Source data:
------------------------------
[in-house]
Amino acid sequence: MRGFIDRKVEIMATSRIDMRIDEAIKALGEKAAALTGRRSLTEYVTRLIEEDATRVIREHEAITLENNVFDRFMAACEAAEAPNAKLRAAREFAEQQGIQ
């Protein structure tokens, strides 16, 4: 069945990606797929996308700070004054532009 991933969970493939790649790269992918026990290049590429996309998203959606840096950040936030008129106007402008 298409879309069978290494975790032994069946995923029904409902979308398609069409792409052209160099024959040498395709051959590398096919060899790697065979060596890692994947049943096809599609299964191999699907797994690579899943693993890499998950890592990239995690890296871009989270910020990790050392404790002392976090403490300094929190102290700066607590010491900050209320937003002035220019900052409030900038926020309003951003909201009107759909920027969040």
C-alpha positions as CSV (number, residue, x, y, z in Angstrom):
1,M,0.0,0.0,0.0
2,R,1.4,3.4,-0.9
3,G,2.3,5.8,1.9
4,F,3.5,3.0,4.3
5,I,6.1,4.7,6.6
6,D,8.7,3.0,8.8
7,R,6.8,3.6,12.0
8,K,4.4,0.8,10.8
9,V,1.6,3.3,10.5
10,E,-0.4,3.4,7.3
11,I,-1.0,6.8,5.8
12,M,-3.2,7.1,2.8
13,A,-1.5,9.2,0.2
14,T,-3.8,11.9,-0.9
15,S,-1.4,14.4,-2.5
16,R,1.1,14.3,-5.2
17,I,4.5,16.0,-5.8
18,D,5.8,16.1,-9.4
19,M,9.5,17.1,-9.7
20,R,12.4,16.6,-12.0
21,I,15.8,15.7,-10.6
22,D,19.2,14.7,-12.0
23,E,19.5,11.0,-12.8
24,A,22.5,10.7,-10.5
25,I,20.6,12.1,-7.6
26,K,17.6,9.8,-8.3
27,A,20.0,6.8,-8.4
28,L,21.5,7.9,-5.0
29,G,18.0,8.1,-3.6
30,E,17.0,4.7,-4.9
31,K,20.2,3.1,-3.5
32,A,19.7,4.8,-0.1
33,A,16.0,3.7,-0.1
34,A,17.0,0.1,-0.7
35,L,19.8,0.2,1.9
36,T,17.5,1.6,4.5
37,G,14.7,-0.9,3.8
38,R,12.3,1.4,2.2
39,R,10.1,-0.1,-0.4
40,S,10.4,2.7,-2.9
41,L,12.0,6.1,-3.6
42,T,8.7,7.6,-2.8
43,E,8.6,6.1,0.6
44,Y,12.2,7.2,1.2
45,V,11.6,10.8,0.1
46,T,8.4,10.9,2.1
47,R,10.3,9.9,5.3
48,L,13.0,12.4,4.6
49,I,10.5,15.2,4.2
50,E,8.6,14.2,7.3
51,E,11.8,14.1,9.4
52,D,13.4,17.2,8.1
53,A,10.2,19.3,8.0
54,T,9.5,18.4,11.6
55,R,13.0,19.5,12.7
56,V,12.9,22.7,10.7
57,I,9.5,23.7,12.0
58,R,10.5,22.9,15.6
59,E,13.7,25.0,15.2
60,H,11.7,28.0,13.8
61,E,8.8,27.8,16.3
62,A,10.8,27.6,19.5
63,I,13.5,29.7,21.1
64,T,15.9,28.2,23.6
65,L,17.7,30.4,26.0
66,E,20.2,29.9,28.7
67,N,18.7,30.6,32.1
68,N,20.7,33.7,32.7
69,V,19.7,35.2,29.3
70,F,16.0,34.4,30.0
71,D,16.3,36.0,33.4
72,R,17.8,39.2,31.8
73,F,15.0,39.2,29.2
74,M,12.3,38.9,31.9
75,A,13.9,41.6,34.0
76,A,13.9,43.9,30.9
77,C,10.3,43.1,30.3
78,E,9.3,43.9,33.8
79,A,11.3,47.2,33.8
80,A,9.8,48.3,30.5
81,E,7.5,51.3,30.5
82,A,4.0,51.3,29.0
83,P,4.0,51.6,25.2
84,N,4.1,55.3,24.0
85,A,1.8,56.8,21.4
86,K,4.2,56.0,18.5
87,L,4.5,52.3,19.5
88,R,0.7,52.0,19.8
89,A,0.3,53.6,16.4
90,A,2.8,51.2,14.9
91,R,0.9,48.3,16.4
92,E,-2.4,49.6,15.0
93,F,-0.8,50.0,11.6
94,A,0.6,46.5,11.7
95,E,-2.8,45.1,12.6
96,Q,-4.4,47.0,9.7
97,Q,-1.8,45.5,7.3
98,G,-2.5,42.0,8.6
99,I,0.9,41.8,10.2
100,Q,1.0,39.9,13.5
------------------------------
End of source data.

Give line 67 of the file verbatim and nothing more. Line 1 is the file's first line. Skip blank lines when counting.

63,I,13.5,29.7,21.1